I’ve just discovered this depressing of birthing trends in Thailand. It seems every society has to go through a stupid phase of thinking birth is better if it’s medicalised.
More and more Thai women shun natural birth in favour of caesareans
Elayne Clift Women’s Feature Service
Imagine a woman in a rural South Asian village labouring to give birth. She is at home, surrounded by her extended family. She walks and rests intermittently; the choice is hers. Her birth attendants place a flower near her, telling her softly that as the petals unfold, so will her cervix open. The atmosphere is one of quiet ceremony and celebration. When she is fully dilated, she squats, supported from behind by another woman. The midwife encourages her to push when the time is right. There is no cutting into her body. She is neither medicated nor monitored. She trusts herself to bring her child into the world.
Now look at what is happening to another woman – a more educated, sophisticated woman who is giving birth in a city in Thailand. She is admitted to the hospital, where her clothes and personal belongings are removed. She is immediately hooked up to an intravenous drip for hydration (and the possible administration of medication). Her genitals are partially shaved and an enema is administered. She will most likely be hooked up to a foetal heart monitor. She will be offered drugs “to take the edge off”. Perhaps she will be given the stimulant Pitocin to speed things up. If she delivers vaginally, her perineum will be cut, then stitched. But if her cervix does not dilate as quickly as her doctor thinks it should (or if he grows impatient waiting), she may well be subjected to a Caesarean section (C-section)
The contrast between these two births could not be more profound. In the first case, the birth environment is one of confidence and natural forces at work. In the second, a medical atmosphere suggests that something is – or may be – amiss, something that technology can fix or prevent. In fact, that technology is quite likely to be unnecessary in most cases and could be harmful in others.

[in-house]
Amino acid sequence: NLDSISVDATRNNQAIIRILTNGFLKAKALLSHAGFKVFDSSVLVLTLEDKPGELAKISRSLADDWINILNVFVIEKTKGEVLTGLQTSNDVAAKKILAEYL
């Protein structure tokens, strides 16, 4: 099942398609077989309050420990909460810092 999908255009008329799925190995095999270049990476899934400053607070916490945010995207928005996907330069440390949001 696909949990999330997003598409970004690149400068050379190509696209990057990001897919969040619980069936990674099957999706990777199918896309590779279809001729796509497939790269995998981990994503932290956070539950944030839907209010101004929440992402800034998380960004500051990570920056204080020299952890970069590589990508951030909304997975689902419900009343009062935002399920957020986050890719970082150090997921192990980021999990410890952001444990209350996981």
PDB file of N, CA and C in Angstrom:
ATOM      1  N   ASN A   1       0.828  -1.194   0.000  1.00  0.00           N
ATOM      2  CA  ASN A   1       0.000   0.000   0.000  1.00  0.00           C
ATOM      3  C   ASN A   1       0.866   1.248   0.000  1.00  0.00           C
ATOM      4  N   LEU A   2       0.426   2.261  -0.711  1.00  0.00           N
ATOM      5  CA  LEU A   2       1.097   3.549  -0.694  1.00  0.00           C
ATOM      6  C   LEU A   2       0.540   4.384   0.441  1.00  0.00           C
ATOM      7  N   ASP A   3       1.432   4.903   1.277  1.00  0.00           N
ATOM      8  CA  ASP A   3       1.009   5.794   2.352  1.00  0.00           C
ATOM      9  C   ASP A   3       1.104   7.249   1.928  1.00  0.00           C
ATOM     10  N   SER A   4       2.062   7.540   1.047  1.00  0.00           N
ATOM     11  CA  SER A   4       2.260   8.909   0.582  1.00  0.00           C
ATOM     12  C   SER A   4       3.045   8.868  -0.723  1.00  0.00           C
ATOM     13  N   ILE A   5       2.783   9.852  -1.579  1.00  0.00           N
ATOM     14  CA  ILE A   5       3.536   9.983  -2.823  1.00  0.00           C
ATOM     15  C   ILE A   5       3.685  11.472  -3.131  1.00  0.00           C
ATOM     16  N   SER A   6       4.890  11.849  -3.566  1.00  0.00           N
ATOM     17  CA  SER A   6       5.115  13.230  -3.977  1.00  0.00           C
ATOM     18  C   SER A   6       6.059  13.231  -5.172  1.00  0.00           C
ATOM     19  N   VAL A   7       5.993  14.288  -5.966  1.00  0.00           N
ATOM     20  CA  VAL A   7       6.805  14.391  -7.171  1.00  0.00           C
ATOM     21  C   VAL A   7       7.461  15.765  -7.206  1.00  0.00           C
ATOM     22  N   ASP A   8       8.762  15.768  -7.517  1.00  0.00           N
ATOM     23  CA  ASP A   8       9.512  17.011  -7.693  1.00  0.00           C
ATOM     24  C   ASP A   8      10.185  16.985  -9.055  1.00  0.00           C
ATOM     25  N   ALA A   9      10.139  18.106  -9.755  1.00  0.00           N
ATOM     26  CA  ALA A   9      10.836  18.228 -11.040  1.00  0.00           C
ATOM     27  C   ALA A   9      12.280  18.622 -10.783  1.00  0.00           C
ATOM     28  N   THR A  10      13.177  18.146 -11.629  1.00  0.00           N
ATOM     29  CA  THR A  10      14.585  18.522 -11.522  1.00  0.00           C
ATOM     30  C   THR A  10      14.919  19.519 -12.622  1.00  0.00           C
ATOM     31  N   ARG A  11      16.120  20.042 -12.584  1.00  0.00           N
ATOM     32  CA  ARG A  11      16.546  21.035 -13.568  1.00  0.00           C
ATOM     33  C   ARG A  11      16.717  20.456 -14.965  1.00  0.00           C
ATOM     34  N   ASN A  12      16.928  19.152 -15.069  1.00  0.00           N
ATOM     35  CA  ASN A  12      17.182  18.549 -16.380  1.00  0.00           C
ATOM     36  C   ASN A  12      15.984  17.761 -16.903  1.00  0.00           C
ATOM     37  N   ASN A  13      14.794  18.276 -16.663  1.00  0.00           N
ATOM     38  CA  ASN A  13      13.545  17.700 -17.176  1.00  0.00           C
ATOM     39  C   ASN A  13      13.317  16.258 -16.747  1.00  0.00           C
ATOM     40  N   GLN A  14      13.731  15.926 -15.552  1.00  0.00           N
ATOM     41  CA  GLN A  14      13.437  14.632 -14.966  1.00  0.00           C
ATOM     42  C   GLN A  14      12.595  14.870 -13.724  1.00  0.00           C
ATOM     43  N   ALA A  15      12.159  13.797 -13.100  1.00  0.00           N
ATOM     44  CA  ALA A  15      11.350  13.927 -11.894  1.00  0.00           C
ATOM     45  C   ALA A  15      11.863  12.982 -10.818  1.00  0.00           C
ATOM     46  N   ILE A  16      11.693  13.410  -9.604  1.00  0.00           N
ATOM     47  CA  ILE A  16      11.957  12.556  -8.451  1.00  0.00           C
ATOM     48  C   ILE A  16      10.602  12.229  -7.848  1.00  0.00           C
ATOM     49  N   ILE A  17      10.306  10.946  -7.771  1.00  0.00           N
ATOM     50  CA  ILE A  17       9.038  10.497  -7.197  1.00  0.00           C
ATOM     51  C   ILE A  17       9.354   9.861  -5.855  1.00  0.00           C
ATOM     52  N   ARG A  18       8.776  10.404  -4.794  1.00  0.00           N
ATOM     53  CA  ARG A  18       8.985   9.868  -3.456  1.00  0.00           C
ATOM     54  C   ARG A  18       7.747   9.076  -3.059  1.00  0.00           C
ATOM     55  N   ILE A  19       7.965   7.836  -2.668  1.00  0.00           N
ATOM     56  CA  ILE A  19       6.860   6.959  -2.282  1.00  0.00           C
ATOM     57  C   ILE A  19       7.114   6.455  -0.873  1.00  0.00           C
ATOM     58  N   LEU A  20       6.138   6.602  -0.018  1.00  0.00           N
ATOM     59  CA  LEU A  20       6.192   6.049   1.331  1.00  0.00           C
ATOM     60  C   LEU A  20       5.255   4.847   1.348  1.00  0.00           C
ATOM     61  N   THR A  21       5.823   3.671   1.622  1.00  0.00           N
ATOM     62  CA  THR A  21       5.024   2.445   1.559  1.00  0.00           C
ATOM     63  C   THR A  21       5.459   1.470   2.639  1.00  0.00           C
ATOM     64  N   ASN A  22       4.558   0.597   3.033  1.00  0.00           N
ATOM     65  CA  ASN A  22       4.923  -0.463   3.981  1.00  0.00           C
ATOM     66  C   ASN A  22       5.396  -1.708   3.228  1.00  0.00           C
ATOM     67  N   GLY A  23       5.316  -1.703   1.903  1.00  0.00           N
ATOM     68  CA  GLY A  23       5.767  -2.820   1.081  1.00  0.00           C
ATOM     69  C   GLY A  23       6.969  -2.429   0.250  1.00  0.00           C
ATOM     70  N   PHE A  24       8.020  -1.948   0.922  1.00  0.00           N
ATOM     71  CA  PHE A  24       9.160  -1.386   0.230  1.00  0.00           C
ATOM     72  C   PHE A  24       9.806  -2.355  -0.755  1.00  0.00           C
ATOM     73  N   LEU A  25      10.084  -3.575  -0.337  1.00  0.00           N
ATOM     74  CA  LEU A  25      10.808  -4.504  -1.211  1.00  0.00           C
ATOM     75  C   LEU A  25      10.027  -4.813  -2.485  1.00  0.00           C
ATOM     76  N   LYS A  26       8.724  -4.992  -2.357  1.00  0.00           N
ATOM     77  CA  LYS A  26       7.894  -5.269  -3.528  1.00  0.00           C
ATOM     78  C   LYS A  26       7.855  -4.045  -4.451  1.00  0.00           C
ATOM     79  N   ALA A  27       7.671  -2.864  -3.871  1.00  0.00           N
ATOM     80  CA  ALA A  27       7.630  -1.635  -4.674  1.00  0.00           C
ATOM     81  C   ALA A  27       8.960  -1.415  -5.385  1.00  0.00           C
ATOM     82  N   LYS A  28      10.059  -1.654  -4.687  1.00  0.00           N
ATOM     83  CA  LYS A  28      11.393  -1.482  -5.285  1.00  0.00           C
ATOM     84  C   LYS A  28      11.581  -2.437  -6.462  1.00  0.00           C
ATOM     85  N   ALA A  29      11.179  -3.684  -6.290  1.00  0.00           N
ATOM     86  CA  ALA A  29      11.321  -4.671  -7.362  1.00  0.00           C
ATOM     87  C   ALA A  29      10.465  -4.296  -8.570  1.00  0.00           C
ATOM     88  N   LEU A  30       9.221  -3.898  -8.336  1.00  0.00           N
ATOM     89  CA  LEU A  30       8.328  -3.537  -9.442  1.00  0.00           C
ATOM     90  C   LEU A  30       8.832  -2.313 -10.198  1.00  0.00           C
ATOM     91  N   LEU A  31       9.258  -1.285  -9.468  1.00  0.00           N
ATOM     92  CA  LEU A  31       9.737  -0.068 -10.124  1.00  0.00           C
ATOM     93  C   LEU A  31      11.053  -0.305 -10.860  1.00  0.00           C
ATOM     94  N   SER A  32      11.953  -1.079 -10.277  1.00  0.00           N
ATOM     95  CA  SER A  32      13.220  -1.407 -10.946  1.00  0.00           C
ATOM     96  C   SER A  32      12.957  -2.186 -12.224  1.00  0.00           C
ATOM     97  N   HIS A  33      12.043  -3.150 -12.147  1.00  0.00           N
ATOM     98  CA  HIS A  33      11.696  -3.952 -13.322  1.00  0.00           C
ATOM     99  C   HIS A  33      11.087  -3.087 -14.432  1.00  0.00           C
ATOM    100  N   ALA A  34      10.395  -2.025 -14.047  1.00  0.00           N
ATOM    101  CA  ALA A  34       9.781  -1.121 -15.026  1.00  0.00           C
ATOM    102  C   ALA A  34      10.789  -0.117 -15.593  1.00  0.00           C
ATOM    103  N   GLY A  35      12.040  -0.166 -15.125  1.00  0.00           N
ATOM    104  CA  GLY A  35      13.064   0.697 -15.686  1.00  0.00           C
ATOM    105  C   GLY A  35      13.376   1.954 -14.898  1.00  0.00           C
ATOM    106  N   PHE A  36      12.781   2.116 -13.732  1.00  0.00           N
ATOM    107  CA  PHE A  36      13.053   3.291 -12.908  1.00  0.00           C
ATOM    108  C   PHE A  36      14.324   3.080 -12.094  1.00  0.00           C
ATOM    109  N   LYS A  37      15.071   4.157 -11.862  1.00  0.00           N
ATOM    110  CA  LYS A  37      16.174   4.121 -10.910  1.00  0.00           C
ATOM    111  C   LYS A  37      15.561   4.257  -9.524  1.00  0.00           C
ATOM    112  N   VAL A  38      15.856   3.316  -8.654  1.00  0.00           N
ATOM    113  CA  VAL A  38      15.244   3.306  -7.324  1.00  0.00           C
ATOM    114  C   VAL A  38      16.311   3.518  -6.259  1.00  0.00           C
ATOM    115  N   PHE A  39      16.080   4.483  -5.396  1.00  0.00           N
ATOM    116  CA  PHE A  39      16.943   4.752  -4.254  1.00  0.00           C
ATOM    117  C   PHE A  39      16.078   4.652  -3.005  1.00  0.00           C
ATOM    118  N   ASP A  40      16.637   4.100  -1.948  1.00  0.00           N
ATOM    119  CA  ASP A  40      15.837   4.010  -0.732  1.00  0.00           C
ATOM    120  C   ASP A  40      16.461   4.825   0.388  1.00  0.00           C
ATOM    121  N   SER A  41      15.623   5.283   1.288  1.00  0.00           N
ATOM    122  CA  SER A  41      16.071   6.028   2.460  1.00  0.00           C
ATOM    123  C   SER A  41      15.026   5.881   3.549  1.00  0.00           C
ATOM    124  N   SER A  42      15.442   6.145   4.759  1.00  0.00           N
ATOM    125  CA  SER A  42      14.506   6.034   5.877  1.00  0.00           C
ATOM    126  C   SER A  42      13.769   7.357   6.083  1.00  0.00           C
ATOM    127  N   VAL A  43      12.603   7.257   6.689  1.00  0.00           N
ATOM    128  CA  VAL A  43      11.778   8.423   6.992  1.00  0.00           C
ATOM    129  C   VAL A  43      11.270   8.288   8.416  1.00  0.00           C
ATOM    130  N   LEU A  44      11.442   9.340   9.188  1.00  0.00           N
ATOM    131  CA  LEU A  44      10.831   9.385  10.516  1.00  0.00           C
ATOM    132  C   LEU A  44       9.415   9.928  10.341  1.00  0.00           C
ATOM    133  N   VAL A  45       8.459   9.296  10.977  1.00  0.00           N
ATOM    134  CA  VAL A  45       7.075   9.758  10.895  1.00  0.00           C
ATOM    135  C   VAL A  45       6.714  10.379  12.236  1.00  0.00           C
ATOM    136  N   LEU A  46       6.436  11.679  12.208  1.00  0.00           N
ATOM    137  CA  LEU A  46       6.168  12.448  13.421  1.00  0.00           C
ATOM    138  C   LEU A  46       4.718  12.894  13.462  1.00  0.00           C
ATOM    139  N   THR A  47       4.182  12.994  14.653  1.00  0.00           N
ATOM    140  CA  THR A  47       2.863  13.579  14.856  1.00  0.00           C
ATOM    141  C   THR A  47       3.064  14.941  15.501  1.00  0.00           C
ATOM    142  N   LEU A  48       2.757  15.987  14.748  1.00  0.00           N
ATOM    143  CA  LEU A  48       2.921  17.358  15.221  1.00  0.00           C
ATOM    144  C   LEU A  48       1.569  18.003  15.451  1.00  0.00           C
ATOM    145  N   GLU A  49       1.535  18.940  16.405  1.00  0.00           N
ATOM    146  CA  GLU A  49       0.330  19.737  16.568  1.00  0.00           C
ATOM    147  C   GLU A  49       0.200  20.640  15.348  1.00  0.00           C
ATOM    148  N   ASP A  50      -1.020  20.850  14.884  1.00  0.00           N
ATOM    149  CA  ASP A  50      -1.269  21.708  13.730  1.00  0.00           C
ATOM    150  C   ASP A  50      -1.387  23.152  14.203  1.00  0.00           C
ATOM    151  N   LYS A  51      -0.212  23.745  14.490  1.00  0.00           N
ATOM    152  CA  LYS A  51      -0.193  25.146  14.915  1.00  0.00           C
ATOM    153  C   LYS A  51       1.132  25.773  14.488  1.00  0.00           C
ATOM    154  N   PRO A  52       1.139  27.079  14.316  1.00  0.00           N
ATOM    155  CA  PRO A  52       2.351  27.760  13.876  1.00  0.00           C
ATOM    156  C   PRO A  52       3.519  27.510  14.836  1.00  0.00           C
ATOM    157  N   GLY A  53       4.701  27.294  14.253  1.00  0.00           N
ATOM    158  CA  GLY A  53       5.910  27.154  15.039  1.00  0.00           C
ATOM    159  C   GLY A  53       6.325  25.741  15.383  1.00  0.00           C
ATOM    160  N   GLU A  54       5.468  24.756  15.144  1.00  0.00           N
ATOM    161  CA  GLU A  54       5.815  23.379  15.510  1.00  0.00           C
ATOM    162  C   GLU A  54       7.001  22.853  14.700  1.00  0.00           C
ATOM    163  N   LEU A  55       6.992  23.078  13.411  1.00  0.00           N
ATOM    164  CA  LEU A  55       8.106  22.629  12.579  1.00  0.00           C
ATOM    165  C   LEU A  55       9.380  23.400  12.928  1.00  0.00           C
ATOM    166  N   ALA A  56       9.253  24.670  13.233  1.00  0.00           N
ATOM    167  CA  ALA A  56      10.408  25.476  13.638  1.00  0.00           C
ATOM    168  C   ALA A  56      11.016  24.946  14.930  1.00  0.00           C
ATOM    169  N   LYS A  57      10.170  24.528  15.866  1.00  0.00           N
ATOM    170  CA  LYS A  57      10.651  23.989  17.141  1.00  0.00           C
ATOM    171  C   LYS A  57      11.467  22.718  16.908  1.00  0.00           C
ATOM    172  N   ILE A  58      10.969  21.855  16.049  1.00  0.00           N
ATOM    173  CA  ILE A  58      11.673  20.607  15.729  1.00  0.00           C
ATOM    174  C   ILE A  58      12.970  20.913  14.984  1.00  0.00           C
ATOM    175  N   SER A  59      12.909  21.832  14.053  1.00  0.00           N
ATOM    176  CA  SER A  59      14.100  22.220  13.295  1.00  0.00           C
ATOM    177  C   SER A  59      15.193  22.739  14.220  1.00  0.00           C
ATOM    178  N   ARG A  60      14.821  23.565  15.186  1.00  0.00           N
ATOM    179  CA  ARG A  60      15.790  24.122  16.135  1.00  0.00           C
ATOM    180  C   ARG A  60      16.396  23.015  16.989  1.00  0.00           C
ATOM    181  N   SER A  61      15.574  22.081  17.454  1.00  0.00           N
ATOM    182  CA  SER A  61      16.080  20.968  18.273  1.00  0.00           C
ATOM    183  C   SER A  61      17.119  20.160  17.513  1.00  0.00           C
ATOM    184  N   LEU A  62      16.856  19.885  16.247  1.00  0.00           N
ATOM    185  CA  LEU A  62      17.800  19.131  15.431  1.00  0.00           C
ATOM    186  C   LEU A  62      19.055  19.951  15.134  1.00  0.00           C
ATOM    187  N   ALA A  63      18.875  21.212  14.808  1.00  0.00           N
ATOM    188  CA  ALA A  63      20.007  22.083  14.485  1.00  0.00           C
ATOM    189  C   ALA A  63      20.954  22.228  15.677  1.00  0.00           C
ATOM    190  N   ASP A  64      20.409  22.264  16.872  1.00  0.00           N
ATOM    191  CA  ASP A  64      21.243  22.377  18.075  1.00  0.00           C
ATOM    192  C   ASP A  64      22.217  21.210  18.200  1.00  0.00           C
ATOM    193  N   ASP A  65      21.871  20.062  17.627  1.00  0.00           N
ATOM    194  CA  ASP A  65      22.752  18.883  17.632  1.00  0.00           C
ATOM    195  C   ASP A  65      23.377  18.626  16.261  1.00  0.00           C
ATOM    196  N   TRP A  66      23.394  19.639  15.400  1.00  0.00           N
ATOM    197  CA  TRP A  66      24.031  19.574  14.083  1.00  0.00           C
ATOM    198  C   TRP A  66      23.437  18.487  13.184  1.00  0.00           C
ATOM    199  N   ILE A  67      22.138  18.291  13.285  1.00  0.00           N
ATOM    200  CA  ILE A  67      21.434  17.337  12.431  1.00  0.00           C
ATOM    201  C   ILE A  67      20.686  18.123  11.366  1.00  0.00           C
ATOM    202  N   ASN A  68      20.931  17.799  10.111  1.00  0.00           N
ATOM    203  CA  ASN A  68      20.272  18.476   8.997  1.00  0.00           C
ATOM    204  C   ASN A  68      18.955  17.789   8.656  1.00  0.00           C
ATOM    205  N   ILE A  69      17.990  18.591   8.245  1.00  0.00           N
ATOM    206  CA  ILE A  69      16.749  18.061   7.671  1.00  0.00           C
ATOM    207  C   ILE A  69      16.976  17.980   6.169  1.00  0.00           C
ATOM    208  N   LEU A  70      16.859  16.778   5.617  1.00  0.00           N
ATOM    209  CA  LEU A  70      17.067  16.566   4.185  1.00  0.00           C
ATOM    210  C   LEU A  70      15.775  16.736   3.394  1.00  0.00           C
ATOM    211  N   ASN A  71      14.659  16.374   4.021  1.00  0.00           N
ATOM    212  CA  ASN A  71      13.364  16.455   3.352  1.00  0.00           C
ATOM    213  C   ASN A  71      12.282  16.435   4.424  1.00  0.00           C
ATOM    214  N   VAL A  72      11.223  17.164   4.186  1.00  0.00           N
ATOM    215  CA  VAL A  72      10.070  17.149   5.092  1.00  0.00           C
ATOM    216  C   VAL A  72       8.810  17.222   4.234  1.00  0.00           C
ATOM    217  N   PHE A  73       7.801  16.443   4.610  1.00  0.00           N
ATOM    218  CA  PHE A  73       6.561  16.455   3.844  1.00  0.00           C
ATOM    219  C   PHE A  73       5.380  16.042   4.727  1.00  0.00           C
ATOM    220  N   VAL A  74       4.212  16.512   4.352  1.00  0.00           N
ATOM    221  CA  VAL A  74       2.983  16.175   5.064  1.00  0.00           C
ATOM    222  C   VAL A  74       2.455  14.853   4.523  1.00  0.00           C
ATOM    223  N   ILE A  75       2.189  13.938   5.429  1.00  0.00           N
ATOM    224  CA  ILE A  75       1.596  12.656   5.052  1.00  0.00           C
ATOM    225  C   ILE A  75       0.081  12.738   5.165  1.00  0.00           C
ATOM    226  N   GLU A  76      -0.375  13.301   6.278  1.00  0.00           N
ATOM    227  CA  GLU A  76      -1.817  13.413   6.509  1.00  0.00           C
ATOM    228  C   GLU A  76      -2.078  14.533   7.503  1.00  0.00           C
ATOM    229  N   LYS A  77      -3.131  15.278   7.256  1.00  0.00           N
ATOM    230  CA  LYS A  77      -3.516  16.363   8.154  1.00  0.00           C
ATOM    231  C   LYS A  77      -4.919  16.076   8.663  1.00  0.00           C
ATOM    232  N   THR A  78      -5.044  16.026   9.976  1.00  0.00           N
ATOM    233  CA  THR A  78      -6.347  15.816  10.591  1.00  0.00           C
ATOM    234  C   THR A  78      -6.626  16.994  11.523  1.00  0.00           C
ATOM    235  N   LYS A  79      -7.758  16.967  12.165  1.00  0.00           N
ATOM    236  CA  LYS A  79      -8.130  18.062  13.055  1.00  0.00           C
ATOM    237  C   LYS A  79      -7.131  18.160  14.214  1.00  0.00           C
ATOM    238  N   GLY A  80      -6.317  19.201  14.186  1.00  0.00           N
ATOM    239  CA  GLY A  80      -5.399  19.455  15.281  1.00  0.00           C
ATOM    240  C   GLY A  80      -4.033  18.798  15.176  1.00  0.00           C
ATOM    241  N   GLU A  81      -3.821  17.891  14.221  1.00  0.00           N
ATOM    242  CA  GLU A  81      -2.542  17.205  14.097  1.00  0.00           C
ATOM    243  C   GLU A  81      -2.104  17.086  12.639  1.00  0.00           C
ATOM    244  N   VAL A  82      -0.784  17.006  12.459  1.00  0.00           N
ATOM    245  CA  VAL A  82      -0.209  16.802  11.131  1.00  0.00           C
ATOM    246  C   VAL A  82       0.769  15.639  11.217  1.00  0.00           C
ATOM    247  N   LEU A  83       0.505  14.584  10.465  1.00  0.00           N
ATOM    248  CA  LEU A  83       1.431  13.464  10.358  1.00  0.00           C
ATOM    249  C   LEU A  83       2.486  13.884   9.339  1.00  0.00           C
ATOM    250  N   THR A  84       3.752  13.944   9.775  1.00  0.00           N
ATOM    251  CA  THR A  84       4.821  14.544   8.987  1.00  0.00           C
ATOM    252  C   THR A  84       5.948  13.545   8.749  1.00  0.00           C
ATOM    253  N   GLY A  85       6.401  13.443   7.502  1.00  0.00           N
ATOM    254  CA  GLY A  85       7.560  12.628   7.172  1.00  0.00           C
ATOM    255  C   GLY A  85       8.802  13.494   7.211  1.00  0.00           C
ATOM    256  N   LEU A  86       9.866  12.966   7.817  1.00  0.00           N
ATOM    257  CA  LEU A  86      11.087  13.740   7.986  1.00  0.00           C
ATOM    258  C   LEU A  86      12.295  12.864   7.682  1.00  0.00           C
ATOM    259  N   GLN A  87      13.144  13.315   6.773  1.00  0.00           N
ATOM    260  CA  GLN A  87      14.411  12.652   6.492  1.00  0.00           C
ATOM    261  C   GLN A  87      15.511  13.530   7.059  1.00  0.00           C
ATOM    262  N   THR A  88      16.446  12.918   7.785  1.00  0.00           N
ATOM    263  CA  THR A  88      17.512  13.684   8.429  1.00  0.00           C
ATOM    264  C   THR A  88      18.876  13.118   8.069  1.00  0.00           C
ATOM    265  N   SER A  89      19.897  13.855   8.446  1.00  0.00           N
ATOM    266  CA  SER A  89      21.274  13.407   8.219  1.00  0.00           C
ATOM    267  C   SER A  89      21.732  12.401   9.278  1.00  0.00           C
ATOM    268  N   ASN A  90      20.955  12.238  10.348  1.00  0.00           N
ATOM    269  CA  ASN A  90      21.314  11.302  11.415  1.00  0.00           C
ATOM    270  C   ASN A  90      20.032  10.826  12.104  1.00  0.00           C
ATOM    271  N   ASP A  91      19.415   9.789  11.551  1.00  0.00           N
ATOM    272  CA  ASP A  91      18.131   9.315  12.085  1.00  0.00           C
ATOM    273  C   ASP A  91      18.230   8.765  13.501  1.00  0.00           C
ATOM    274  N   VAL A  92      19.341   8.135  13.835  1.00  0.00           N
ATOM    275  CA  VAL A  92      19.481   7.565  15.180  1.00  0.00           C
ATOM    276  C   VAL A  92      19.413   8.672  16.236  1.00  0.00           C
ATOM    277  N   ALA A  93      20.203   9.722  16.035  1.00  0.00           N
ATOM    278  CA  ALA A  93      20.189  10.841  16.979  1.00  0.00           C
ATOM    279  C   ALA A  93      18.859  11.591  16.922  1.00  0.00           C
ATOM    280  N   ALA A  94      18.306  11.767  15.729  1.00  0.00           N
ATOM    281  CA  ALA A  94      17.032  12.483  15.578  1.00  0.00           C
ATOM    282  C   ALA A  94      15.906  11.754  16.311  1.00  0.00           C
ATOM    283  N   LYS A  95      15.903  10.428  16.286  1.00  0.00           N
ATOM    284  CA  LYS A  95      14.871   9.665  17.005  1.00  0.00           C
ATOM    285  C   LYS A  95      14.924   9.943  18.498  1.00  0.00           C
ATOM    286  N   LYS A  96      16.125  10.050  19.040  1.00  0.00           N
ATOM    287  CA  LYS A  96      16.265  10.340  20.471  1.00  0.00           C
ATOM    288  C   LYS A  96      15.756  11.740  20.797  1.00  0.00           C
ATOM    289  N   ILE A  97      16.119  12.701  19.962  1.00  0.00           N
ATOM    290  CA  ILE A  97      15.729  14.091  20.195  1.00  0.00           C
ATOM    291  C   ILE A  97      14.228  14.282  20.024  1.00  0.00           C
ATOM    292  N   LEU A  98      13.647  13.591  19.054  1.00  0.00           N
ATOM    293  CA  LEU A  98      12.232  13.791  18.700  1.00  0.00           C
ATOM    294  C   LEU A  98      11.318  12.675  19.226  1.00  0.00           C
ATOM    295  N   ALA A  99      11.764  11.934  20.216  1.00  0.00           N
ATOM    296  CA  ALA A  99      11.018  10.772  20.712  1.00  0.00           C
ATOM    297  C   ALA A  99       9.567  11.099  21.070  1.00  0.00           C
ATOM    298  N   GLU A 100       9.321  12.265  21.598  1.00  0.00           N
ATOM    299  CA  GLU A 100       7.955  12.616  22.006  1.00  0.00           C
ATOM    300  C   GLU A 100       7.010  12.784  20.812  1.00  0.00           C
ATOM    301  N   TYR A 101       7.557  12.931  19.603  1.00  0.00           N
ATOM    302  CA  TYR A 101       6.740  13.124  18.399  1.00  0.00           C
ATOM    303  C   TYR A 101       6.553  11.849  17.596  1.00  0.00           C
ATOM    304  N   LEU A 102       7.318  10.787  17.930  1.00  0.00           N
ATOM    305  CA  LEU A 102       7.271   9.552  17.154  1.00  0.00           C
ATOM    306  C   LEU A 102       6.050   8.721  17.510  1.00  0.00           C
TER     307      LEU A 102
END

For example, a C-section is a major surgery and carries with it the attendant risks, including infection, pulmonary embolism (blood clot in the lung), and anaesthesia complications. Foetal monitoring can provide erroneous information, which leads to unnecessary interventions, such as surgery or forceps delivery. Drugs are often administered prematurely, slowing down the progress of labour, another justification for performing C-sections, which are known to carry a risk two to four times higher than vaginal delivery. (The World Health Organisation – WHO – estimates that maternal mortality after C-section is two to 11 times higher than that after vaginal birth.)
So how did the medicalisation of childbirth occur, and why are Asian women increasingly buying into it?
The highly respected Boston Women’s Health Book Collective and other women’s health advocacy groups internationally have long documented the medical establishment’s cooptation of childbirth. In the US, it began in the 19th century, when surgeons realised there was money to be made by treating birth as a debilitating medical event. As one nurse-midwife put it in the Collective’s classic book ‘Our Bodies, Ourselves’ (OBOS) (Simon & Shuster, 1992), “There was no longer any place for most of the natural aspects of birth, like blood, sweat, faeces, movement and sound.”